When you use a federated single-sign-on capability like this, your password is NEVER sent to the service provider (the one you're logging in to using you Yahoo/Facebook/Google/etc account). It is only sent to the authenticating service (the identity provider), who already has it, and then that provider generates a signed message in a specific format (OpenID, SAML, etc) that vouches for your identity to the other site. In this model, your password is actually exposed LESS than if you create an account at the

            • by wvmarle (1070040)

              My passwords are randomly generated and stored in LastPass - which appears to be rather trustworthy in that.

              For the "login with Facebook": how to tell that really validates towards Facebook, and is not yet another fishing operation?

        • basic security 101 just says that you don't trust another site with the keys to your kingdom... especially with zero assurance that it might even work.

          If the other site can handle proper authentication of the user, secure storage of credentials using a suitable hash algorithm and a good amount of salt, and generally follows all of the best practices associated with these functions, and can provided federated single-sign-on using a mature, tested, and generally accepted protocol like OpenID or OAuth, then you absolutely says that you can trust another site to provide your authentication function for you. Well, maybe you can, depending on your business mode

        • You don't give them the keys to your kingdom. You register an app on fb which gives you a private key. Your site sends a request to fb which includes the key, the user logs in through fb's system and this then returns a json string to your site to be used as you see fit. At no time does fb have any access to your site above and beyond what is publically available anyway. It does log a significant amount of info against the user's account and their use of your site, but you don't need to hand over any se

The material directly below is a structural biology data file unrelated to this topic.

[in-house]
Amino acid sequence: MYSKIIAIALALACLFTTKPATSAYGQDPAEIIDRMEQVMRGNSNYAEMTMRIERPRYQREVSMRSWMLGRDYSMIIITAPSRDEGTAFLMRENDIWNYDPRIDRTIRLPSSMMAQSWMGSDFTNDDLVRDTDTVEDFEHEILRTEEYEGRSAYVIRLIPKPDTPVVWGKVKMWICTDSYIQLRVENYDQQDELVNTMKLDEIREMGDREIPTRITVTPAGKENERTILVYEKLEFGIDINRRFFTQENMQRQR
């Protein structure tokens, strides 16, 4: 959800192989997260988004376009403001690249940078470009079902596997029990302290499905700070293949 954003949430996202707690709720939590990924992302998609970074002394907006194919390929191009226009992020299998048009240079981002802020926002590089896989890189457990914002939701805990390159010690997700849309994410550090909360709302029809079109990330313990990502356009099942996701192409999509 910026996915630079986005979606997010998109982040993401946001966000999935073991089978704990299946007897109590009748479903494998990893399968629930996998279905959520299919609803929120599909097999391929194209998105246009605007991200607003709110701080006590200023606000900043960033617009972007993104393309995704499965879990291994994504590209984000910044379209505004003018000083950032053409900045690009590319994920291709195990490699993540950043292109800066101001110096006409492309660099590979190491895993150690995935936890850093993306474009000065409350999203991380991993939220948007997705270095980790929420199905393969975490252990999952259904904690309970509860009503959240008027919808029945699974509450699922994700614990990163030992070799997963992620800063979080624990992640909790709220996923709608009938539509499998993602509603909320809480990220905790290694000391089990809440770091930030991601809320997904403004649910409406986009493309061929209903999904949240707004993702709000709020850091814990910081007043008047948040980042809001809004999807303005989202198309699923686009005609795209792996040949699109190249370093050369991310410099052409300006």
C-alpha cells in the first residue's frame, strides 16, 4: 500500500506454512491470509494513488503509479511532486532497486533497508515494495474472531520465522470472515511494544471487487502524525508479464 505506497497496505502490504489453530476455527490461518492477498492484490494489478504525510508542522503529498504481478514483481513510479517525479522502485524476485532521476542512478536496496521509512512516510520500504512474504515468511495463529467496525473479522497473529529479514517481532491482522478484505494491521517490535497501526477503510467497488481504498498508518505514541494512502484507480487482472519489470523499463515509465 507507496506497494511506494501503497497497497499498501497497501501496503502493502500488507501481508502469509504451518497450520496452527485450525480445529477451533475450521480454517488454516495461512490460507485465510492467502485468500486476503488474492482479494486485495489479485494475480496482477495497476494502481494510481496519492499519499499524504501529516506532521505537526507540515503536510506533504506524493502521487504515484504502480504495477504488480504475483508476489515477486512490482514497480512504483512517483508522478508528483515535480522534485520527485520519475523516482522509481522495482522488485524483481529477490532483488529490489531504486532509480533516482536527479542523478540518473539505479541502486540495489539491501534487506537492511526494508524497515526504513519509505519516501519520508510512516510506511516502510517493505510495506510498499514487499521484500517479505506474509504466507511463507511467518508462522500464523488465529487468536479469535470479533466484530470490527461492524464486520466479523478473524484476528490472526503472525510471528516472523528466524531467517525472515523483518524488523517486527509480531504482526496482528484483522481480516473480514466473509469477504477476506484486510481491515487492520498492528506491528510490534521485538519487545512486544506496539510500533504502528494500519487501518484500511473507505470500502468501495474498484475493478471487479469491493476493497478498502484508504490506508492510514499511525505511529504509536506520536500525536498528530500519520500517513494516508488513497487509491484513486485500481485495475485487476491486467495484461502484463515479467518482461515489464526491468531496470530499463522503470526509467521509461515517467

• by cayenne8 (626475)
      Are you basically saying IF I did set up the business account, to make sure I was not logged into that business FB account when browsing around from one of my computers?
      • by Albanach (527650) on Thursday December 13, 2012 @09:19PM (#42283423) Homepage

        Are you basically saying IF I did set up the business account, to make sure I was not logged into that business FB account when browsing around from one of my computers?

        I was replying on the presumption that you have no way to avoid a FB account in the line of work you want to pursue and that you'd like to protect your privacy as much as possible.

        Assuming that's the case, I'd make sure I was logged out of the account. Others have suggested there might be plugins that can help by blocking these links from third party websites, and I think that too would be worth your exploring.

        Social networks can only build a picture of you based upon what you give them. The trouble is that it's very very easy to not even realize you're giving them vast quantities of personal information as you browse third party websites.

        • Re: (Score:2, Informative)

          by Roderic9 (2454194)

          My own experiments show that the facebook cookie is transferred by the site to Facebook even if you have logged out. The only way to ensure that facebook doesn't follow you around is to delete its cookies before going anywhere else.

          • by Anonymous Coward

            Could one simply use one browser for Facebook-only (e.g. Safari) and a different browser for everything else? Would that prevent Facebook tracking?

            • by Roderic9 (2454194)

              Could one simply use one browser for Facebook-only (e.g. Safari) and a different browser for everything else? Would that prevent Facebook tracking?

              Yes - that's what I do. Mind you, I wouldn't put it past the bastards to find a way around that one day. Eternal vigilance is needed, if you're really paranoid about it.

    • Ghostery (Score:5, Informative)

      by Frankie70 (803801) on Thursday December 13, 2012 @09:10PM (#42283355)

      See all those sites you visit with a facebook like button. Those images are usually served from facebook, not the site you're visiting.

      Ghostery blocks them

    • by Anonymous Coward

      Use a separate browser for FB, et al, and don't do any other web surfing in that browser.

    • by Anonymous Coward

      One Word:

      requestpolicy [requestpolicy.com]requestpolicy

    • You still "get reported", in the form of your IP address and browser identity, even if you're logged out.